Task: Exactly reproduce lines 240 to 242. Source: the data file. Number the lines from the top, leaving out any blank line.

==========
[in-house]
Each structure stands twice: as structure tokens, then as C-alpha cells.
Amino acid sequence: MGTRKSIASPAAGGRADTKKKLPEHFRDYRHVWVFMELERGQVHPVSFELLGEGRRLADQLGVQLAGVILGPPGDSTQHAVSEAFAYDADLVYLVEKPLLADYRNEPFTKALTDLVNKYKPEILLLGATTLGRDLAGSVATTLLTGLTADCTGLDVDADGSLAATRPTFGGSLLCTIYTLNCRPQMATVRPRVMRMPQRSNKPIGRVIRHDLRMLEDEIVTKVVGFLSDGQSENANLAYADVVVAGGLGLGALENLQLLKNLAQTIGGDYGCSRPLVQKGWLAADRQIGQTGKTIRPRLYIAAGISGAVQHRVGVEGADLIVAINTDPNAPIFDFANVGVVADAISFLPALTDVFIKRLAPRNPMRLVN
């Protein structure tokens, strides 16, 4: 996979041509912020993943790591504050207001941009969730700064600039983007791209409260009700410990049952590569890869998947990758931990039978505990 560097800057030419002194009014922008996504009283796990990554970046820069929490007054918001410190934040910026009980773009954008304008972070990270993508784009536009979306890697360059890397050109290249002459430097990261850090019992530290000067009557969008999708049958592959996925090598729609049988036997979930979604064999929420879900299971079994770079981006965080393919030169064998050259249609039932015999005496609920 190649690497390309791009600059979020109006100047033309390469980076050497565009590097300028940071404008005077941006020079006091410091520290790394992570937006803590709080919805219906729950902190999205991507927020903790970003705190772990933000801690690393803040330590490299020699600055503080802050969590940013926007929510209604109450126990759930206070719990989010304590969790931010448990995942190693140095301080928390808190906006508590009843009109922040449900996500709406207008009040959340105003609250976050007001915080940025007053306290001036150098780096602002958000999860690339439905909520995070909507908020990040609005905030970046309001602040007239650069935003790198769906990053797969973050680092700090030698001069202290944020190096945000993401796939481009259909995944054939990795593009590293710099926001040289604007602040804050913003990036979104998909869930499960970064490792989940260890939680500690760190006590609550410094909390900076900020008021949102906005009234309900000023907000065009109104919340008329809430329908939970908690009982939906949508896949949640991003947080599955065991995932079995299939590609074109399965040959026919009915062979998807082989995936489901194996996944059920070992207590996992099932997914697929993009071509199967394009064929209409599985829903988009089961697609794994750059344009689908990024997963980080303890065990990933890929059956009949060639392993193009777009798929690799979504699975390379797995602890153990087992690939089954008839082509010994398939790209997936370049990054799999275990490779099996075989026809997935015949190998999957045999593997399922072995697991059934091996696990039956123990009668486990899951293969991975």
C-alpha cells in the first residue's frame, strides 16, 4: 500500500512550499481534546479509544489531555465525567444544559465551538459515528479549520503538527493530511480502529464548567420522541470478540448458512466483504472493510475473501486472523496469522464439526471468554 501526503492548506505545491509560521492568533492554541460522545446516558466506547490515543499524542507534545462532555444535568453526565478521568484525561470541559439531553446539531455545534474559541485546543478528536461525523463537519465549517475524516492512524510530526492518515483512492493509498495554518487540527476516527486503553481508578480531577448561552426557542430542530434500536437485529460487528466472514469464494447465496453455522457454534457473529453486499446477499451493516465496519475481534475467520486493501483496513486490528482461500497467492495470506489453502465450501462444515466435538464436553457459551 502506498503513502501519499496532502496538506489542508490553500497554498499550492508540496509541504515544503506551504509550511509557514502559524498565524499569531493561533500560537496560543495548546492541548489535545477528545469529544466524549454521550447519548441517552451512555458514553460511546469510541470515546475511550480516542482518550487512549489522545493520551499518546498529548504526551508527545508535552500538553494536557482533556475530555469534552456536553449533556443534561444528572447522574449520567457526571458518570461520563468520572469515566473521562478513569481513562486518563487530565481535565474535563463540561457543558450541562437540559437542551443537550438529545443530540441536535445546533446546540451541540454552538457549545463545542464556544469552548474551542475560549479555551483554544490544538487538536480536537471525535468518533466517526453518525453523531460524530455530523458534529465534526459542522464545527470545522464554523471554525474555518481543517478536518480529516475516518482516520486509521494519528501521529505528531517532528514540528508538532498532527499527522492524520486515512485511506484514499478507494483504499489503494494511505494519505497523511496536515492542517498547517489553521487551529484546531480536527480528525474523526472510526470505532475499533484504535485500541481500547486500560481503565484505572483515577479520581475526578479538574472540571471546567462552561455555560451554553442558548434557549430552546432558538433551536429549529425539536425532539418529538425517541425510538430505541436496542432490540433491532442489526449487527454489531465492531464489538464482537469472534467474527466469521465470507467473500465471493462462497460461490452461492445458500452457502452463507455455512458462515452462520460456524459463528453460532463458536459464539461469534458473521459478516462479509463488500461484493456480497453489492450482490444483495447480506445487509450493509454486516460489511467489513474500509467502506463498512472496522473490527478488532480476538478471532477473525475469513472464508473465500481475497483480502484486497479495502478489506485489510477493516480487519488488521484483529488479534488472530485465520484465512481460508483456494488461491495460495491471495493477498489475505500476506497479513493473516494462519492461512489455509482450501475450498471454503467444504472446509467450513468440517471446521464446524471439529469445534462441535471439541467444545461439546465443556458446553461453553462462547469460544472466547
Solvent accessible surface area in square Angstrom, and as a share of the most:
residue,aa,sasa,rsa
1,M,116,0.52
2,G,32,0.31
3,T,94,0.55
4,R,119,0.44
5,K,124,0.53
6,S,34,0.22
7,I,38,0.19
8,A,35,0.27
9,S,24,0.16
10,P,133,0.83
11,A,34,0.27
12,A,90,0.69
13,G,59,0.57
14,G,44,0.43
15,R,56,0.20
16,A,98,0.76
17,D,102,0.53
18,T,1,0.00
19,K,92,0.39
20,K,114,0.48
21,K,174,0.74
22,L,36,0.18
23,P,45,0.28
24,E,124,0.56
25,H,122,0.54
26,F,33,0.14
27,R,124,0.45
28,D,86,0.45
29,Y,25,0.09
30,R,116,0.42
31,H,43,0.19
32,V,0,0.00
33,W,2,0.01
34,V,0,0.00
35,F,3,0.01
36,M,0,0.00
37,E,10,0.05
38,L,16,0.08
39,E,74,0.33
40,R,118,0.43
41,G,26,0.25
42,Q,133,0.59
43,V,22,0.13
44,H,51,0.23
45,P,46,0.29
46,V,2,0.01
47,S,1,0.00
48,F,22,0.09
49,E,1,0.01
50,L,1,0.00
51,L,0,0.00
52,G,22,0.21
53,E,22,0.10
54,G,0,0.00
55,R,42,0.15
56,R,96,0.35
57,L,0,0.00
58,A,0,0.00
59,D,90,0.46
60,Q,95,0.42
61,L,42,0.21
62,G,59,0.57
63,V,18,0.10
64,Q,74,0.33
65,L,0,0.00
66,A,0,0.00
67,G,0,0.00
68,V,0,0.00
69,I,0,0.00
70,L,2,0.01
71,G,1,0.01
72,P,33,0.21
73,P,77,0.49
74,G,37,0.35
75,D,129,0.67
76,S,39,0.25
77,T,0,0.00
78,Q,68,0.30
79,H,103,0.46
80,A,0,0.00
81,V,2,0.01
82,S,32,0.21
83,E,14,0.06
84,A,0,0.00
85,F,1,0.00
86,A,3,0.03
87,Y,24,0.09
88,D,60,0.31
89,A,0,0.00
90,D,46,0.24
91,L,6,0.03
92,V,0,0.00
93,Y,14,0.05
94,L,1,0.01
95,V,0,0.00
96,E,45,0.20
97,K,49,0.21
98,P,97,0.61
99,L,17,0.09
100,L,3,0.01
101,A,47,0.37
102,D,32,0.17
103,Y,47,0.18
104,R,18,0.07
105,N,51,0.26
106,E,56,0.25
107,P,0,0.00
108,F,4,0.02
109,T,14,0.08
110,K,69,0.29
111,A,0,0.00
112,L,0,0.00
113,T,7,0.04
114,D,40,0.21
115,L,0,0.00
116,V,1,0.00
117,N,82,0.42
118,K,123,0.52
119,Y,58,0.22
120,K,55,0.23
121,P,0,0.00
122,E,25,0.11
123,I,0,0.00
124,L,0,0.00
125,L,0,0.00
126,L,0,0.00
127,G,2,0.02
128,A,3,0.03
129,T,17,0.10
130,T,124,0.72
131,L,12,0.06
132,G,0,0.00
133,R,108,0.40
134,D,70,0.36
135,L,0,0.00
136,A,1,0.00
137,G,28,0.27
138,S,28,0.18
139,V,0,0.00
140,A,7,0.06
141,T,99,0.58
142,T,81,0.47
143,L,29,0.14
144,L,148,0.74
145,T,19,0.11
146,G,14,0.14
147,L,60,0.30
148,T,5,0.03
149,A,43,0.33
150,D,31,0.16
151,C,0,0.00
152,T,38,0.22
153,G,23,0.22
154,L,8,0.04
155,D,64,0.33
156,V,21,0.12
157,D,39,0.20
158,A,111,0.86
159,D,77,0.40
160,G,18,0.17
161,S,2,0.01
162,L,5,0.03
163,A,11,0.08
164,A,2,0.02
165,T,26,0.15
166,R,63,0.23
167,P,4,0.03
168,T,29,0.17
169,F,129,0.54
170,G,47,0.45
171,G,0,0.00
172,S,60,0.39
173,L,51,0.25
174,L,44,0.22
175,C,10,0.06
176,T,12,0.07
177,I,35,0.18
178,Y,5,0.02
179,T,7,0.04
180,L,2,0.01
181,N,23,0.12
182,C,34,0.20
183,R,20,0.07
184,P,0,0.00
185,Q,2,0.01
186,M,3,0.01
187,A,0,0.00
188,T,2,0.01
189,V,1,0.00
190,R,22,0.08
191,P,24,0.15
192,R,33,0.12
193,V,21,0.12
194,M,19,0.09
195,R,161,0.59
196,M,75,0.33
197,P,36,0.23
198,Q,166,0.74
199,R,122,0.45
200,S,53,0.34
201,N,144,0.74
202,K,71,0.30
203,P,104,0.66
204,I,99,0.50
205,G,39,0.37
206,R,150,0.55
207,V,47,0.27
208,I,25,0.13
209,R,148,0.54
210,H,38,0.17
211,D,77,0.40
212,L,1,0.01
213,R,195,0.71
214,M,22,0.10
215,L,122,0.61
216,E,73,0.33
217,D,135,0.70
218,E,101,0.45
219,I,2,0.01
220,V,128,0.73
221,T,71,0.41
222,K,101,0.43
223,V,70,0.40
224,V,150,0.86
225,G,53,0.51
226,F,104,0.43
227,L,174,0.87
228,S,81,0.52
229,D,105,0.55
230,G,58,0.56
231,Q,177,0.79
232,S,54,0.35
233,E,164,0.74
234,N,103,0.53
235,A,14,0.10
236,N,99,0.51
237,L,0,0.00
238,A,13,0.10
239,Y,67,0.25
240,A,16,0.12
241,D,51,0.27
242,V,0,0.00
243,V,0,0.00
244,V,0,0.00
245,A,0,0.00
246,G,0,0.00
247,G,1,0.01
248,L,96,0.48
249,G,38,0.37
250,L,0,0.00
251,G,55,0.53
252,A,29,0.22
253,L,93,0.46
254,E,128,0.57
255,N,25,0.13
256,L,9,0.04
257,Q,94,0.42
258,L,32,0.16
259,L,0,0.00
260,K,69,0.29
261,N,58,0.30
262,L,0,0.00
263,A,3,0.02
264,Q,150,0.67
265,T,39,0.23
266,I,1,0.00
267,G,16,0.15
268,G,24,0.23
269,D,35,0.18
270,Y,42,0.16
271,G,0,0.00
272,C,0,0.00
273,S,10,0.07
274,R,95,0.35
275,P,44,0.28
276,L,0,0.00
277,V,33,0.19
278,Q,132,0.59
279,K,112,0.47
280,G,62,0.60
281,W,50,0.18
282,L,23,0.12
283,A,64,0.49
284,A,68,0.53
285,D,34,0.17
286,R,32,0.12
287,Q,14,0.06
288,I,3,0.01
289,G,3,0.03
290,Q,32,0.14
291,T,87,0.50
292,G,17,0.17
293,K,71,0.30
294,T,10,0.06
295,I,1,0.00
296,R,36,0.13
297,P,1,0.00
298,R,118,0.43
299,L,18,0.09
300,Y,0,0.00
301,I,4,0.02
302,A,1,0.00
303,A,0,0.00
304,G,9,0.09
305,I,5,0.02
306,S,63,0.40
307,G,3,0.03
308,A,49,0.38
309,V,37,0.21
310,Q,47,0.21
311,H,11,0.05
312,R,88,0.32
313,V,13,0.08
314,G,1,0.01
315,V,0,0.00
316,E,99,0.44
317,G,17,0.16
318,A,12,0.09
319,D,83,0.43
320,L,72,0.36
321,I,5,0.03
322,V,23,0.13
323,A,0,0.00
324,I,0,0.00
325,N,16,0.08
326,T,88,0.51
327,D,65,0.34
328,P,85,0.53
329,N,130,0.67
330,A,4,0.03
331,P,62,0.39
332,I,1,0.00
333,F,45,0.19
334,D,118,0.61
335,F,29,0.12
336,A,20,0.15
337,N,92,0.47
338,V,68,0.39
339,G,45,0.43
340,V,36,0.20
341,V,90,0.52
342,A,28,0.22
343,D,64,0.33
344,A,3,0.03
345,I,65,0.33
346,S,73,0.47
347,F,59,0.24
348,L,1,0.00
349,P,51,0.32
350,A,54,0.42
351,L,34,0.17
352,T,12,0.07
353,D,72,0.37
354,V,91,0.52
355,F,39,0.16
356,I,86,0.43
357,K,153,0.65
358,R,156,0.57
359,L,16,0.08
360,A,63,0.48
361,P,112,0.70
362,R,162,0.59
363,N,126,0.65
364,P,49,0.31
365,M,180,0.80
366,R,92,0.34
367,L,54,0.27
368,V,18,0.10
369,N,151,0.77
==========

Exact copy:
233,E,164,0.74
234,N,103,0.53
235,A,14,0.10